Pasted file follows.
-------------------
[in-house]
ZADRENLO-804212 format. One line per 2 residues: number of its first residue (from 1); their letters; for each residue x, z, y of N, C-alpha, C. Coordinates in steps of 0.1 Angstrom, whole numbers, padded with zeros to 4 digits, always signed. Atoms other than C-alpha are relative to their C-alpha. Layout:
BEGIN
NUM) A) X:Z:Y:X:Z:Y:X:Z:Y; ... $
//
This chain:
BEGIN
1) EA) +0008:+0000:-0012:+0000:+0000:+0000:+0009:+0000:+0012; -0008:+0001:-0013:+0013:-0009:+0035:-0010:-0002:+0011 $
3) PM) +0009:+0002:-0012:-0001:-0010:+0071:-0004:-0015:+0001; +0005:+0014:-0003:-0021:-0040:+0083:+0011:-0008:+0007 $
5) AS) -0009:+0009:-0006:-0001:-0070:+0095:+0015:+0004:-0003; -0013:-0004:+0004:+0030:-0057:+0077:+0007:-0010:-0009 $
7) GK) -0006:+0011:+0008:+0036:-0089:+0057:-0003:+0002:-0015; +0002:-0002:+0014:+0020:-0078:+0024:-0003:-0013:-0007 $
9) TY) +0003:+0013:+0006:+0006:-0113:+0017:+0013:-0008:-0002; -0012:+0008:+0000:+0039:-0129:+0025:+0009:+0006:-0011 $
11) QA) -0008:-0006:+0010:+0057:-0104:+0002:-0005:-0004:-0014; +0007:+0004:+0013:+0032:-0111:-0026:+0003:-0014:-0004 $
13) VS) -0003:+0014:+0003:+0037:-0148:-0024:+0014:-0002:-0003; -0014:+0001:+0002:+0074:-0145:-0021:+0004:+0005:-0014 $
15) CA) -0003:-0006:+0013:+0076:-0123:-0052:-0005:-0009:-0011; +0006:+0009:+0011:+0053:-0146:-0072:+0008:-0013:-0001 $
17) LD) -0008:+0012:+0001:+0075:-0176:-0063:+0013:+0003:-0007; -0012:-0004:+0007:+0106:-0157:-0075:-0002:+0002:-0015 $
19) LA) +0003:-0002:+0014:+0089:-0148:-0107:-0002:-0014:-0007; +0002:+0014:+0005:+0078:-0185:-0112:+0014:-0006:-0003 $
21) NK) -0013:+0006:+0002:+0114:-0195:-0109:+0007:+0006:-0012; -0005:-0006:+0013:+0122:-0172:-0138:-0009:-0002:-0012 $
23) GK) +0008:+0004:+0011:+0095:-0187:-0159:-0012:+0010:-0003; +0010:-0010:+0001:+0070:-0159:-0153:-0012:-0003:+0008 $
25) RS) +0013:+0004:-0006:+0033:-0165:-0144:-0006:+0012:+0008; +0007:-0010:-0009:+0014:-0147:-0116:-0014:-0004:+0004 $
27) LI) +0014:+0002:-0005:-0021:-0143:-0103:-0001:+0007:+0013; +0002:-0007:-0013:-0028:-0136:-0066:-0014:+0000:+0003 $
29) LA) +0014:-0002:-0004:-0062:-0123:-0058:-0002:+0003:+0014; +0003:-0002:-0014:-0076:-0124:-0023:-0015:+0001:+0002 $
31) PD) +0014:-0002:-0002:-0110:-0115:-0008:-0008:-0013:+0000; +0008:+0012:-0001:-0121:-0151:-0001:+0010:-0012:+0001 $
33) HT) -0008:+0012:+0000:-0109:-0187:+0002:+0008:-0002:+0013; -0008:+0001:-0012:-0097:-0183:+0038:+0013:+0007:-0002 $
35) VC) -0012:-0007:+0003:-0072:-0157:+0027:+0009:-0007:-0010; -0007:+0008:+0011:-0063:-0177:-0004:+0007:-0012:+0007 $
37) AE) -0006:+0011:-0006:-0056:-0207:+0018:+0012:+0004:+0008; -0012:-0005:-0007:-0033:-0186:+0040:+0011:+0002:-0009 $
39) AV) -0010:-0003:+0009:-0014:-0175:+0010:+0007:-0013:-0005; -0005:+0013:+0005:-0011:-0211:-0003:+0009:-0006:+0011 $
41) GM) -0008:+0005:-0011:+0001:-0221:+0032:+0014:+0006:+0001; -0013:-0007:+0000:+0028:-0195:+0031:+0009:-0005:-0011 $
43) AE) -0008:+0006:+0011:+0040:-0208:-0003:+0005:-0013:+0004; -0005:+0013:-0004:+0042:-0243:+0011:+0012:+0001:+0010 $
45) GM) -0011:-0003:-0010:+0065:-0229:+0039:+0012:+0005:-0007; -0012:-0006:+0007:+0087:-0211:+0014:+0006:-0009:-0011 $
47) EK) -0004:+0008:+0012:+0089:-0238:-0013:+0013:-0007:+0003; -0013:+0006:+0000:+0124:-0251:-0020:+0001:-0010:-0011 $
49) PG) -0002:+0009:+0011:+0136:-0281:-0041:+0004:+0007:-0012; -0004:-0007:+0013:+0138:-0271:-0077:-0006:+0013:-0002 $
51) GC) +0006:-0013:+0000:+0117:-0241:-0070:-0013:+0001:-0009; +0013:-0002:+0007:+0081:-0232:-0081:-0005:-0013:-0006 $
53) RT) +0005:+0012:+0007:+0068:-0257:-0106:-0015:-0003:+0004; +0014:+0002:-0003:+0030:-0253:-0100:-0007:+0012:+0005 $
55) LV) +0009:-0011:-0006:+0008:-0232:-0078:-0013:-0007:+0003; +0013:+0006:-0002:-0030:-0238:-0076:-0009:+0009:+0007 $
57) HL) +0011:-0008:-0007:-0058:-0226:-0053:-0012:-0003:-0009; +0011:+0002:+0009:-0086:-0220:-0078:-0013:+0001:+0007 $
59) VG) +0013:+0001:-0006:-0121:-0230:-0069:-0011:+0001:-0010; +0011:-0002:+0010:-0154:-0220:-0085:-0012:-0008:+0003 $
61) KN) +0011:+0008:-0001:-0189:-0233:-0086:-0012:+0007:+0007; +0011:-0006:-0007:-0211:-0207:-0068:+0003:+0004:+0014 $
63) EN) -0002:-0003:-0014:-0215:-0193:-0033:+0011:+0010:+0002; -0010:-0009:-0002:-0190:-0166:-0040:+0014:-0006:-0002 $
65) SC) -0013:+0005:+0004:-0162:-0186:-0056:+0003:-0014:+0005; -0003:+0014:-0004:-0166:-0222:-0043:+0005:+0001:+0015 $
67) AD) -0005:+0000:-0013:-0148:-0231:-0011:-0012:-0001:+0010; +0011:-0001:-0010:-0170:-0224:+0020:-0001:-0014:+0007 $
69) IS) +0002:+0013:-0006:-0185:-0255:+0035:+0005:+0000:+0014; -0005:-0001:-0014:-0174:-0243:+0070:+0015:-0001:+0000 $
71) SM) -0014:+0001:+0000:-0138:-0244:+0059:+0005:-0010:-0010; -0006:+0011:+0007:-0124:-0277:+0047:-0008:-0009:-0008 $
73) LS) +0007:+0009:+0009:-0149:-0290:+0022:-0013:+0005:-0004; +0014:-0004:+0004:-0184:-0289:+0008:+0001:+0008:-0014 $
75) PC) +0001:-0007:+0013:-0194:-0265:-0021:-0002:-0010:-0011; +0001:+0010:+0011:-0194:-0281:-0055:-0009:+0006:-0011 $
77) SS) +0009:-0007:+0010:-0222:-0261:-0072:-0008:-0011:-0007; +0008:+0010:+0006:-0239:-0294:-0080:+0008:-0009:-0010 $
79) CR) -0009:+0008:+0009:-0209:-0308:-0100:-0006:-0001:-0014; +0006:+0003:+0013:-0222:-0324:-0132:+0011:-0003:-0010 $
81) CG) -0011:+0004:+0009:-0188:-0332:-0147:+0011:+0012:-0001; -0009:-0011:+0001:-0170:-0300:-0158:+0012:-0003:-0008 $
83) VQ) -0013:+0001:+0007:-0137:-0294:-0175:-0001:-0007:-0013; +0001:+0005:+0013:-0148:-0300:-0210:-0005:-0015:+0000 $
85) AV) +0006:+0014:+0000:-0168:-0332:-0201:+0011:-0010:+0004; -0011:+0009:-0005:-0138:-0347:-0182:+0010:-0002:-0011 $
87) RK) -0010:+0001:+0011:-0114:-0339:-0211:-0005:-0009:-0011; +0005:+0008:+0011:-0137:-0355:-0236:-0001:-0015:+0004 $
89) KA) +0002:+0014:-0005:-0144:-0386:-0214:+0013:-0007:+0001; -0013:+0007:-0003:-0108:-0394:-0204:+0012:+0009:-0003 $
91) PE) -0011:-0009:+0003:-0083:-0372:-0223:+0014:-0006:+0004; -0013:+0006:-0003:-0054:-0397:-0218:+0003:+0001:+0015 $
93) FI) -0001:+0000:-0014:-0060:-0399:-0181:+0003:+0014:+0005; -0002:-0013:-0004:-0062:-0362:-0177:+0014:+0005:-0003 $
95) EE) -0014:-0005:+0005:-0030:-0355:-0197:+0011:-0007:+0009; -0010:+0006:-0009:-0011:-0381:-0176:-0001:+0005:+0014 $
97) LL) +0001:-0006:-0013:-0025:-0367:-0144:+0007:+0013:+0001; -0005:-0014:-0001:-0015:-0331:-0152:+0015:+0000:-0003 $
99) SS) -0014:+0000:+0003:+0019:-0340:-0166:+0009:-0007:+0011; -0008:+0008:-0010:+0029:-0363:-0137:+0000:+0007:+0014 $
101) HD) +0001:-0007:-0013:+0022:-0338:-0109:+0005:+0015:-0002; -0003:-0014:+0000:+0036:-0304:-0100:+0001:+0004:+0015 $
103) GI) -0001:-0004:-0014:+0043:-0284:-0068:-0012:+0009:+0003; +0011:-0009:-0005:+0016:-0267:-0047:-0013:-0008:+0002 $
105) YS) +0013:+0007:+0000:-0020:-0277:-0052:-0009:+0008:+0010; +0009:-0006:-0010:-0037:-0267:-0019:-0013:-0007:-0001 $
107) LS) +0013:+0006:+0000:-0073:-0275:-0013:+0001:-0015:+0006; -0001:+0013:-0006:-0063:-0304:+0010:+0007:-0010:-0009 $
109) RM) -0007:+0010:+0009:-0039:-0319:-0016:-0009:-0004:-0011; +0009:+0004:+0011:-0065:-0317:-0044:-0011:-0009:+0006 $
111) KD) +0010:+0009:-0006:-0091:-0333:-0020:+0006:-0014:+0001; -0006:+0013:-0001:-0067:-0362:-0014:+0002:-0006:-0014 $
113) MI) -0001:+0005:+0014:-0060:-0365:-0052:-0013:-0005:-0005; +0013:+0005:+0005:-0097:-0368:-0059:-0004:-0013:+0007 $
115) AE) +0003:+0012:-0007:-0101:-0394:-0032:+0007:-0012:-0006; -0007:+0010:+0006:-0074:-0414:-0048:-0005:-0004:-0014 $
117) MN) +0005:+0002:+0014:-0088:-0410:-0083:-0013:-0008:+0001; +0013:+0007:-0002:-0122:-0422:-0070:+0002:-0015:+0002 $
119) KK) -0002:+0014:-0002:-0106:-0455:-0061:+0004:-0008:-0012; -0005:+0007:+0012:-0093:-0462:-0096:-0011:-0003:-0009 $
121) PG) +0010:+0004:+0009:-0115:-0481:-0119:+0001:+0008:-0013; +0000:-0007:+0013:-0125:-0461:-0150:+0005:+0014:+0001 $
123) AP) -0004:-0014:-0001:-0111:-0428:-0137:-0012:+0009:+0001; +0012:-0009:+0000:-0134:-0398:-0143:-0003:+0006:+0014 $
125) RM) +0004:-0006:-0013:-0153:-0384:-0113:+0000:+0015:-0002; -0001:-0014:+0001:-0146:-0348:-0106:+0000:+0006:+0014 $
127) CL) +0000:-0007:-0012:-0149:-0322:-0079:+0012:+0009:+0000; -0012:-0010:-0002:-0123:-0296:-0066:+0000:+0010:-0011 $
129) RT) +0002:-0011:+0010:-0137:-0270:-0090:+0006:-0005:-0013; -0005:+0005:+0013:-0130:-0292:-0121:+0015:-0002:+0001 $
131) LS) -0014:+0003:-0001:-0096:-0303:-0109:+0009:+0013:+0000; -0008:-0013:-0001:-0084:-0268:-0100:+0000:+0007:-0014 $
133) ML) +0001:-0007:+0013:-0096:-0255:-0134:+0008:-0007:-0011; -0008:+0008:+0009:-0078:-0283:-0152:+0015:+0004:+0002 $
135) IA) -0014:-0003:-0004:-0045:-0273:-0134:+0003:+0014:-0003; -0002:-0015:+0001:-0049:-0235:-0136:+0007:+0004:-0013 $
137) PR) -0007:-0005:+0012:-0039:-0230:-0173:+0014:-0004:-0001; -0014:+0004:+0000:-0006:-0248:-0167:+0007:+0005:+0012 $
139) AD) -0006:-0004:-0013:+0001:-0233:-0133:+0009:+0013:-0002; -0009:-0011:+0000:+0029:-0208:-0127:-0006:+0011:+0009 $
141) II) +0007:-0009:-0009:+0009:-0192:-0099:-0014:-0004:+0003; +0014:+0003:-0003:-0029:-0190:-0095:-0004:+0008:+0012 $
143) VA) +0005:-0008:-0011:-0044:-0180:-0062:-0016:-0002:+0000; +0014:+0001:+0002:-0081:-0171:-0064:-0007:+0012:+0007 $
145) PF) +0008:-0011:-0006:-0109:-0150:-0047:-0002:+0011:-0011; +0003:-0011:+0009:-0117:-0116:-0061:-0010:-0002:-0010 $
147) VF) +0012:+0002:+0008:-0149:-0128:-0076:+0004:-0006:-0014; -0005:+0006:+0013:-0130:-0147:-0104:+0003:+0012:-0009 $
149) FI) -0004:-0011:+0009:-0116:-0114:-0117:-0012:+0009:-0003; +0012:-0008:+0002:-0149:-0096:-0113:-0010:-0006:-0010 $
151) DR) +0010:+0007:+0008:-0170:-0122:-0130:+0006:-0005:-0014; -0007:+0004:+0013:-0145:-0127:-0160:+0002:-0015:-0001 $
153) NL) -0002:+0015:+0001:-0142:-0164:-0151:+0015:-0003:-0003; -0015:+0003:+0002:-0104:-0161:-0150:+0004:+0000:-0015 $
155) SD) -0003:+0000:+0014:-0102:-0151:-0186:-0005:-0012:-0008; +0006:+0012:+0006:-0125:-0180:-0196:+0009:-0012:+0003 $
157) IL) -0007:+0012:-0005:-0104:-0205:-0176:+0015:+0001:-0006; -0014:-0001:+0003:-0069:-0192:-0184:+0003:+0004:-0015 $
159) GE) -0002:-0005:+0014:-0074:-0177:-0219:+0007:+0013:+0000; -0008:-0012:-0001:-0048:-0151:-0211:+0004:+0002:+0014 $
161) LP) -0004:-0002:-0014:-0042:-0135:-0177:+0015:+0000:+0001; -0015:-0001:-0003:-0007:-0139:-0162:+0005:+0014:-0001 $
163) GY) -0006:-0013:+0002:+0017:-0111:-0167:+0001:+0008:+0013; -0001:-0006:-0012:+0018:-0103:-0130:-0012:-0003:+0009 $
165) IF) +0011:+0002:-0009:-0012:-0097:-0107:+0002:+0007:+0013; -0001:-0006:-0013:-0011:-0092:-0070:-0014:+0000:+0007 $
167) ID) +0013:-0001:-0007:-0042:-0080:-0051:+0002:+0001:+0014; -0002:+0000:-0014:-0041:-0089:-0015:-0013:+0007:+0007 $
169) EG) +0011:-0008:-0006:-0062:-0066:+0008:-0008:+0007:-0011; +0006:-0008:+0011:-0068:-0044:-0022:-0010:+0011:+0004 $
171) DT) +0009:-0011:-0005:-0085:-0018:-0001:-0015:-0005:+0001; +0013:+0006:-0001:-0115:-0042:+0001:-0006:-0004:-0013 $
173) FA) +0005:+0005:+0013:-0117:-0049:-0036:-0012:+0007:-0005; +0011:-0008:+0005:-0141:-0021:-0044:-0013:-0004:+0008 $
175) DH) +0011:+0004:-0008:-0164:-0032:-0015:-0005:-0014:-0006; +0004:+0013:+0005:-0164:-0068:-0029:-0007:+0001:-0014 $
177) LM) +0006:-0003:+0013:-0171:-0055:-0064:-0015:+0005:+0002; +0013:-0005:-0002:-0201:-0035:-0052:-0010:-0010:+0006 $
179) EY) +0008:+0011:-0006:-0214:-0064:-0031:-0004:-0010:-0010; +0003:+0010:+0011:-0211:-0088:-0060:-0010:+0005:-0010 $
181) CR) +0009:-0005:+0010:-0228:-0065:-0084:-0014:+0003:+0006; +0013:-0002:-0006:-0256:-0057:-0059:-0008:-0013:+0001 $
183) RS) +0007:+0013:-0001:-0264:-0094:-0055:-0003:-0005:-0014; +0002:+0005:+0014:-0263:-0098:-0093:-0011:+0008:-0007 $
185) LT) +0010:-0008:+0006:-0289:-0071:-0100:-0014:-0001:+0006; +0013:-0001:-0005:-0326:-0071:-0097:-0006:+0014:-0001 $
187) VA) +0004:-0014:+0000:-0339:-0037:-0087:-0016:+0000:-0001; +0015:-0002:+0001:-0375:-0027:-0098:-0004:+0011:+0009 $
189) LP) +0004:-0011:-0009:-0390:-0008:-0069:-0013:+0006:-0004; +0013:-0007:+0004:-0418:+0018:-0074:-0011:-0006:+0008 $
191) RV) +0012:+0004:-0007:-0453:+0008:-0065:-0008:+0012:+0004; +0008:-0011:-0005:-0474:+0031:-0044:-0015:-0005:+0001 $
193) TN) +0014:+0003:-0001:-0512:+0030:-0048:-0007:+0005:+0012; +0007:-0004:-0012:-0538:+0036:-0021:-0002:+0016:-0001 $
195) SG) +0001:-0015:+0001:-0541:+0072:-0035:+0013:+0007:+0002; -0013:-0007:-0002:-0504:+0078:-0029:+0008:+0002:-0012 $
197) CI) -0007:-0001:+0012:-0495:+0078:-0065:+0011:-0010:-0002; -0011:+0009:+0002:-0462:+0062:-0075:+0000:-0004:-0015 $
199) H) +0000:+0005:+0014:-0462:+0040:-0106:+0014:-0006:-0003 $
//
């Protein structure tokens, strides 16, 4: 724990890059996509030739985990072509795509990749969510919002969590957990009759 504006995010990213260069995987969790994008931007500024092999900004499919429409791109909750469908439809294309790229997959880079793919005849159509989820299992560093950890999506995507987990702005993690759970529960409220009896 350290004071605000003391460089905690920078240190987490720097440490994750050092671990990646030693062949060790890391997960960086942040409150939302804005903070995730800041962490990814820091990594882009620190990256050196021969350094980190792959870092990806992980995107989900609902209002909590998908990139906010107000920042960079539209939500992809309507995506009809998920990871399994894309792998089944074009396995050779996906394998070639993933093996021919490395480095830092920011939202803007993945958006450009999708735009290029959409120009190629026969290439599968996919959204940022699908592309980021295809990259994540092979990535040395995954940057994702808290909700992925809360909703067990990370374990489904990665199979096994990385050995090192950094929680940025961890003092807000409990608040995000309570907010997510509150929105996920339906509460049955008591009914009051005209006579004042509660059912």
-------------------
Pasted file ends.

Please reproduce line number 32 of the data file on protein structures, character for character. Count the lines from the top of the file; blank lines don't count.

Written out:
49) PG) -0002:+0009:+0011:+0136:-0281:-0041:+0004:+0007:-0012; -0004:-0007:+0013:+0138:-0271:-0077:-0006:+0013:-0002 $